Verizon is currently the top wireless carrier in the United States, and for good reason. They’ve created a reputation for themselves as having the top network in the United States, and Verizon makes sure to tell the public that this is no exaggeration. Their very aggressive advertising campaigns can certainly be credited with at least some part of their reputation and thus their high subscriber count, and new data from iSpot.TV helps to back up that claim. According to iSpot.TV, Verizon’s advertising led digital ad engagement in the US carrier market for the period between November 15 and December 15.
On top of advertising their network, one of Verizon’s biggest pushes this season has been their exclusive contract to sell Google’s Pixel devices to their customers. While the unlocked phones can work with any carrier, only Verizon customers can get the phone directly through their carrier, eliminating the need to wait for it to come in the mail, apply for credit through Google or a reseller, or pay the bill for the phone separately from their wireless bill. Verizon’s advertising campaign harps heavily on their exclusive deal in such wording that they’ve even managed to convince some of the public that going to Verizon is the only way to get a Pixel. This has gone on to such a point that T-Mobile and Sprint have taken action to raise awareness of the fact that the Pixel can work on their networks.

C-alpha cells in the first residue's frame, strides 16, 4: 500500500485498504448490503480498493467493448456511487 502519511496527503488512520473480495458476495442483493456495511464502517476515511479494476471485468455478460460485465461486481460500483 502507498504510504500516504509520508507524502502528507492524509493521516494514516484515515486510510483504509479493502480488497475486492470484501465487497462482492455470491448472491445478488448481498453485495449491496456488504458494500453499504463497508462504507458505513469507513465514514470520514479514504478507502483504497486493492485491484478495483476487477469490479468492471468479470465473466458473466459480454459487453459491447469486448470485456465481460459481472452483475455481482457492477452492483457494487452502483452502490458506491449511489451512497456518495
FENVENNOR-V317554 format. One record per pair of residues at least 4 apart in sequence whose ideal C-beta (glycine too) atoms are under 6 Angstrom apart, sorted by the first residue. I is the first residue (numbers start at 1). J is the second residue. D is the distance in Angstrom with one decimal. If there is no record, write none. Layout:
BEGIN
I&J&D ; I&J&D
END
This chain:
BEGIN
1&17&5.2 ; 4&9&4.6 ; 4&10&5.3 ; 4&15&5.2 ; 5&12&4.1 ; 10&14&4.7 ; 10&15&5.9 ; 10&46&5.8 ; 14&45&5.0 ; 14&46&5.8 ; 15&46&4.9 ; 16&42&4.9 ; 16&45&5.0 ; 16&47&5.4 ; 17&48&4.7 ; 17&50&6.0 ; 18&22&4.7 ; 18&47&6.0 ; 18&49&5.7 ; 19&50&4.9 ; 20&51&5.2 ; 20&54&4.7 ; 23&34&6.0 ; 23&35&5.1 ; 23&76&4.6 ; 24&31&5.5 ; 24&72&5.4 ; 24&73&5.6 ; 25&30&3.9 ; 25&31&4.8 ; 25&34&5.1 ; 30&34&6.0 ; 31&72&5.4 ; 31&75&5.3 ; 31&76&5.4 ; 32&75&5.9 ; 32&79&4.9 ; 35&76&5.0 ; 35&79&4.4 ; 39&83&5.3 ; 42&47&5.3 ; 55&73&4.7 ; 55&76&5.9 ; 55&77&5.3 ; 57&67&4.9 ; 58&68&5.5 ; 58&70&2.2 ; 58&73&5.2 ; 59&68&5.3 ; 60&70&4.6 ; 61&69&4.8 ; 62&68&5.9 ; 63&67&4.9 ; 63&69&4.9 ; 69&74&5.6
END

The other carriers put up a valiant effort, but couldn’t quite catch up to the momentum of Big Red, who managed to claim a whopping 53.4% of all the digital engagements to be had for the industry during the sample period. Their top commercial was “Quadruplets,” an advertisement for a special promotional bundle deal on the Pixel. Sprint took second place in digital engagement for the period, scoring 20.3% with ads featuring Verizon’s old iconic pitchman, Paul Marcarelli. T-Mobile’s maverick Uncarrier spirit may be wearing thin with some consumers, but they still managed to net 11.9%, while their MetroPCS arm nabbed 4.7%. AT&T was essentially left in the dust, getting only 4.2% of the total digital engagement for the period.